Looking at the New Look Miracle Rogue: Cores, Techs, and More

Looking at the New Look Miracle Rogue: Cores, Techs, and More

Many complaints emerged prior to the release of Mean Streets of Gadgetzan, about the state of Rogue. A combination of lackluster laddering ability against a hostile meta, and gimmicky expansion cards, and a host of other reasons led tot his “uprising.” It all hilariously culminated on Thanksgiving, when Gadgetzan Ferryman was revealed.

Flash forward to today, January 2017, and Rogue is the third most-played class in the meta. While it is easy to attribute the bounceback of Rogue to the introduction of new neutral pirate cards, other innovations have been made to the class that have it’s current success. Namely, the rather large core set of Rogue cards is seeing variation, allowing the building of various viable Miracle Rogues.

Entrenched Core Cards (20)

  • 2x Backstab
  • 2x Preparation
  • 2x Cold Blood
  • 2x Eviscerate
  • 1x Edwin VanCleef
  • 2x Fan of Knives
  • 2x Tomb Pillager
  • 1x Patches the Pirate
  • 2x Small-Time Buccaneer
  • 2x Swashburglar
  • 2x Gadgetzan Auctioneer
Hearthstone Screenshot 01-08-17 10.56.43.png
Early tempo VanCleef central to this deck.

 

Core Cards of Debatable Usage

  • Counterfeit Coin – Most Miracle Rogue decks have one Coin, but other builds run two Coins, which could lead to a bigger Edwin VanCleef in the early the game to contend with. Obviously, the problem with this is that adding two Coins adds more dead cards to the deck.
  • Bloodmage Thalnos – Thalnos has had a firm spot as a Rogue legendary since the beginning of time, until now. He just doesn’t do enough against a Pirate Warrior, serving as a 1/1 on Turn 2. While the spellpower is nice, doing 3 damage on a Backstab, or 2 damage AoE on Fan of Knives could be too late against a Warrior.
  • Sap – Still an entrenched core card, but decks are starting to use only one Sap instead of two. Sap is still very good against any slower decks, and Shaman overloads, but does next to nothing against Pirate Warrior.
  • SI:7 Agent – Definitely a former core card that usually is played with two copies or none. Most decks will either use SI:7 in lieu of Questing Adventurer or vice versa. Can also be used in conjunction with Questing Adventurer in decks without Leeroy.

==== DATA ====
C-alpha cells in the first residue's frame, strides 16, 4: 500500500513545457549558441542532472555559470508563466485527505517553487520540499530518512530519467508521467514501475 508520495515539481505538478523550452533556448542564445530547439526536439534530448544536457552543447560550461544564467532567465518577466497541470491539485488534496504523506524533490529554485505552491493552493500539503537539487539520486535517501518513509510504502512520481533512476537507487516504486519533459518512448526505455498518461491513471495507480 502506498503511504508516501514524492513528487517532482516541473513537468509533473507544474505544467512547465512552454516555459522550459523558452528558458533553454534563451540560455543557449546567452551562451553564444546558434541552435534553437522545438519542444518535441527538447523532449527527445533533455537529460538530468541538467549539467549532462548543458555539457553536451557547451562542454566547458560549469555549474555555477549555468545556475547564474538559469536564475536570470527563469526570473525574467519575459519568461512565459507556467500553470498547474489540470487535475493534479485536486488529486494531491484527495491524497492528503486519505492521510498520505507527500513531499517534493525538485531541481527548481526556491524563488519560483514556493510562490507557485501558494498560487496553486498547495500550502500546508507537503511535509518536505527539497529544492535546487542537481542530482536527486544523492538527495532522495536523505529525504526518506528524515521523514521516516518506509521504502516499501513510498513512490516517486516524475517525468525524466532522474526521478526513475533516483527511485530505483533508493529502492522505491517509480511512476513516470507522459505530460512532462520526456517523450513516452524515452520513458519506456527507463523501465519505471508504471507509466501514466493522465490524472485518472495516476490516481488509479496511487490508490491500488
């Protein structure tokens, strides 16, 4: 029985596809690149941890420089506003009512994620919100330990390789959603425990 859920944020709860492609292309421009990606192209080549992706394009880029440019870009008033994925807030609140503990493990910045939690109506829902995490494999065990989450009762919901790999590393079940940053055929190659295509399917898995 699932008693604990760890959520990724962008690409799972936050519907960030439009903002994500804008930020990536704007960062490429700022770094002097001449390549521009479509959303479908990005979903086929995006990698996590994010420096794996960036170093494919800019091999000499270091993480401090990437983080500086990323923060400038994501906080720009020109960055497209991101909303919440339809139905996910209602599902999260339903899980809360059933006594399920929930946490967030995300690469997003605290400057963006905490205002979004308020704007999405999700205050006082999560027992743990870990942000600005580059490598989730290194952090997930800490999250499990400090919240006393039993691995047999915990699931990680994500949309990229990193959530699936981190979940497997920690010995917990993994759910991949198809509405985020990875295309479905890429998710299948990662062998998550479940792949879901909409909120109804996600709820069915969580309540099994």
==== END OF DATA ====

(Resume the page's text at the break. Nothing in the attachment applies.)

• Questing Adventurer – Certainly the most fluid card in Miracle Rogue, where he can serve as the primary win condition, be an intermediate threat, or be cut altogether. While I have seen/used decks with Questing and Leeroy, I think they are cards that basically do the same thing, and don’t synergize well together. Questings are meant to stick around on the board and do the snowball damage over a few turns, while Leeroy is just the end-game burst.
  • Azure Drake – Still an entrenched core card that is often run two of. I have tried running just one copy in Questing-dedicated decks, to offer a lower mana curve. I’ve also had experiences against other Pirate decks, where the Azure Drake just doesn’t get you out of a tough spot.
  • Leeroy Jenkins – Mostly still a core card in Miracle Rogue, except for in dedicated Questing Adventurer decks. He is being cut, as the one time burst mechanic doesn’t do much against heavy aggro Pirate Warriors, and doesn’t fight for the board.
hearthstone-screenshot-01-07-17-20-23-12
New card!

Flex/Techs

  • Conceal – Many decks, especially Questing decks, still run one Conceal. With the usage of Counterfeit Coin, decks are trying to reduce the amount of dead cards. This has lead to some decks cutting the card altogether, in favor of more coins.
  • Shadow Strike – Typically Shadow Strike is the replacement for the second Sap in decks. While it is better against cards like Thing from Below and Kor’kron Elite, I can still see Sap being better run as a double, against most other cards.